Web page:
All My Loved Ones: Kindertransport

Figure 1.-- Here we see David at the train station in Prague ready to be sent with other refugee Jewish children to England. He has his transport number and is surrounded by his adoring family. He wears a dark, rather grown-up suit with long trousers. He has been given the long trousers by his father as a reward for building up his physical stamina and winning a family race. David is delighted to be rid of short pants and long stockings (or knee socks).

David Leaves on the Kindertransport

Many of the children, especially the younger ones, did not fully understand what was happening with the Kindertranport. They were too hyoung to fully understand the dangers. Some were terrified of leaving their parents. Some condidered it a gran adventure. Think what it must have been like for the parents to send their children off in to the unknown. Here we see David at the train station wearing his transport number, surrounded by his adoring family.


Some of the last Jews to escape Germany and Czechoslovakia were the children brought out through the Kindertransport. This was the transport of Jewish children out of Austria, Czecheslovakia, and Germany mostly during the summer of 1939. The British Government, horrified at the outburst of violence in Kristallnacht agreed to eased immigration restrictions for certain of Jewish refugees. Two charitable groups help organize the program: the British Committee for the Jews of Germany and the Movement for the Care of Children from Germany. Together these groups persuaded the British government to permit children under the age of 17 to enter Britain from Germany and German-occupied territories (at the time what used to be Austria and the Czecheslovakia). About 10,000 children were saved--the largest group of children to be saved from the NAZIs. Most were aided by Jewish charitable organizations, but Quakers and other groups also helped. The experience was traumatic for the children, especially the younger ones, who did not understand why they were being separated from their parents. The children had to say a final goodbye to their parents and families for a long train journey to England and numerous checks by NAZI authorities. Most were never reunited with their families who were murdered in the NAZI death camps. The older children were put up on hostels, many of the younger children were adopted.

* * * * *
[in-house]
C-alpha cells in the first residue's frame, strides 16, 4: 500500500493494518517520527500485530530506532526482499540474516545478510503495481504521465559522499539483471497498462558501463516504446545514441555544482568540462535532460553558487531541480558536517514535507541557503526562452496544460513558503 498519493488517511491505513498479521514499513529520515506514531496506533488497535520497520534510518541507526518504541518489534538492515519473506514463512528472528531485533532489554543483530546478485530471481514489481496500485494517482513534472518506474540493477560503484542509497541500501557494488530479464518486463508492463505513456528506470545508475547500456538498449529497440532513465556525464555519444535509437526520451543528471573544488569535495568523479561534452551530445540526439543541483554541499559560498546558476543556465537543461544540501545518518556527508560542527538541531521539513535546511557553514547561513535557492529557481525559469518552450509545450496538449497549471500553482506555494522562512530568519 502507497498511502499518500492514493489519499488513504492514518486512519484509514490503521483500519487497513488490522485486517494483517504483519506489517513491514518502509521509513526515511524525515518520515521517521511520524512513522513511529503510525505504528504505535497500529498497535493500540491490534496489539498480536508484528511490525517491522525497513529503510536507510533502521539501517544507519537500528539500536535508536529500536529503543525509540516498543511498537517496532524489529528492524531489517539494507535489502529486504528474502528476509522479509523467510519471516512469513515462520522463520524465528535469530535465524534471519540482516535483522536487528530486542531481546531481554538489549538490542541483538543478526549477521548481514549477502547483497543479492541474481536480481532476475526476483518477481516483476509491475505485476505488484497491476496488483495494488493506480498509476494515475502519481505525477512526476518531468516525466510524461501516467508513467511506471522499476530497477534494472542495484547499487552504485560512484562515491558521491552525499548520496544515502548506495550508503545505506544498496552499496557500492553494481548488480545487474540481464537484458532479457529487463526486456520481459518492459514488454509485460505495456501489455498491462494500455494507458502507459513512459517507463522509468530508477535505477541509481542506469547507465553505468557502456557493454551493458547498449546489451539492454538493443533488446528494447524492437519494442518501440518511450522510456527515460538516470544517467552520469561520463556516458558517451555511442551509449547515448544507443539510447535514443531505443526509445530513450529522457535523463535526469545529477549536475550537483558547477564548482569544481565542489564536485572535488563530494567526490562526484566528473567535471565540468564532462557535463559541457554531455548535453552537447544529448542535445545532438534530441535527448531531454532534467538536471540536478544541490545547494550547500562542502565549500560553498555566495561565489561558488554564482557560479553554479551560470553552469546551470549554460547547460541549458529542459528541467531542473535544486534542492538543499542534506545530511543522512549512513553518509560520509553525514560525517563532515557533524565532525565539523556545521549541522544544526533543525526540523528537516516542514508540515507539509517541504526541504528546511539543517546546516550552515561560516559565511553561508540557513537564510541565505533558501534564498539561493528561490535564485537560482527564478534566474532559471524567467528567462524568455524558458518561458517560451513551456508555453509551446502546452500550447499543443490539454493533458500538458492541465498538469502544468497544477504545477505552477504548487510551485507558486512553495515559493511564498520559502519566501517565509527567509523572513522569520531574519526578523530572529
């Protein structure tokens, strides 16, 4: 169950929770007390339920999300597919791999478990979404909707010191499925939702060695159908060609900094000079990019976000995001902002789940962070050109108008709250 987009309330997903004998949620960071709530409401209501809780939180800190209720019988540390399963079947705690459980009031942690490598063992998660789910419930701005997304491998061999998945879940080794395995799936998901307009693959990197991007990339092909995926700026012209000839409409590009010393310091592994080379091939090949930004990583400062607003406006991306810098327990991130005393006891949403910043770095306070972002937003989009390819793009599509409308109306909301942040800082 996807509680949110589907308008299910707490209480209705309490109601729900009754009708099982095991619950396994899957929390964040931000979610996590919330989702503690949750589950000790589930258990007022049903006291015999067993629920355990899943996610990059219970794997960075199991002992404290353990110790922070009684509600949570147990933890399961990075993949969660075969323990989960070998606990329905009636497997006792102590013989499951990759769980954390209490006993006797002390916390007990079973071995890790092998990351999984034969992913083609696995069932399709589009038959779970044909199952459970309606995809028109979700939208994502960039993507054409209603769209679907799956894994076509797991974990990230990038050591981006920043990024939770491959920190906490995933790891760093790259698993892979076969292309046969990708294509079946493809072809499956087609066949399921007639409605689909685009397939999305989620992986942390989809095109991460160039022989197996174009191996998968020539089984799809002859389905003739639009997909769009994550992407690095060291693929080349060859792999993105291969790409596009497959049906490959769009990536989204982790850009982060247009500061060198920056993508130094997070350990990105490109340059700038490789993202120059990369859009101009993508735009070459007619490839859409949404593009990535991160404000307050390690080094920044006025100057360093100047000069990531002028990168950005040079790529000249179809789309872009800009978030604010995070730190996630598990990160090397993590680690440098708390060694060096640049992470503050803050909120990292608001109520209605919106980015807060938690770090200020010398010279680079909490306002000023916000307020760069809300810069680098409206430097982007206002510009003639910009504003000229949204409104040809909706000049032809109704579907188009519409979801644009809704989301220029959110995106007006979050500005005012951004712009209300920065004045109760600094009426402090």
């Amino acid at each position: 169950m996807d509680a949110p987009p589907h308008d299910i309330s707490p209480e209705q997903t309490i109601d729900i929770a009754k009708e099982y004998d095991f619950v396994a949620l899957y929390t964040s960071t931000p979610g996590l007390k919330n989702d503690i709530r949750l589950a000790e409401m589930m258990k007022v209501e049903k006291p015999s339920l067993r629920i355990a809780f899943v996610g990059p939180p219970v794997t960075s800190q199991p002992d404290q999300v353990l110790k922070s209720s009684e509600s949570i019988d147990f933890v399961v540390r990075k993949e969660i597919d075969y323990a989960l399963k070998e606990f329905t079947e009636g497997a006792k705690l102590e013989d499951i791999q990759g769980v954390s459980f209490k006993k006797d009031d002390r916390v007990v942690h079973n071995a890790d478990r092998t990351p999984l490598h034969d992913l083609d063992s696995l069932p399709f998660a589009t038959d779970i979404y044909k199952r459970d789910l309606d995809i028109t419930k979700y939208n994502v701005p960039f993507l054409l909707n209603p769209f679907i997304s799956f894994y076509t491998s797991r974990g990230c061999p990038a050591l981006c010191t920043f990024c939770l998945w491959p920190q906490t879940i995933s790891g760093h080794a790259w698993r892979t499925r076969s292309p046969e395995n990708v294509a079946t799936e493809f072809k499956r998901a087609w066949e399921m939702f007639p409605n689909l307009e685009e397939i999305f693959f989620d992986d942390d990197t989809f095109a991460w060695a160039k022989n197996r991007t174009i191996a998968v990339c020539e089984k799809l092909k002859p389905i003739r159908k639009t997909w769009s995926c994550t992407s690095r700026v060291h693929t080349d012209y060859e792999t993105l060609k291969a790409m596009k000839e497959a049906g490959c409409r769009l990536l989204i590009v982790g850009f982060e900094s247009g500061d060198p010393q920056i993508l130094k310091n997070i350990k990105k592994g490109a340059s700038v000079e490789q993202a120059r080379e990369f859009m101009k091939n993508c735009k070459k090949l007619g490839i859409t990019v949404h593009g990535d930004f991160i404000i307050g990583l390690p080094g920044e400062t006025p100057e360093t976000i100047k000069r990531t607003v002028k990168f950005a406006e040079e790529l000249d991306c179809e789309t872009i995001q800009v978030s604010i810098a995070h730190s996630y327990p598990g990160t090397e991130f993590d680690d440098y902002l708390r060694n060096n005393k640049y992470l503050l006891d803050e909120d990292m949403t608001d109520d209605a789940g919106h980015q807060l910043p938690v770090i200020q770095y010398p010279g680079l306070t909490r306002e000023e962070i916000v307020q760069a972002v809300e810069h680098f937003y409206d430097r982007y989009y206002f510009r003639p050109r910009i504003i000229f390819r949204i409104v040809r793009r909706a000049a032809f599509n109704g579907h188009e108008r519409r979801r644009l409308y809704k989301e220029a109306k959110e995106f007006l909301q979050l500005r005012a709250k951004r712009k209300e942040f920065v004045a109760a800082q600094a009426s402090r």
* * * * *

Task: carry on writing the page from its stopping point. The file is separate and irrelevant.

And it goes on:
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Created: 2:53 AM 10/31/2005
Last updated: 6:57 PM 10/31/2005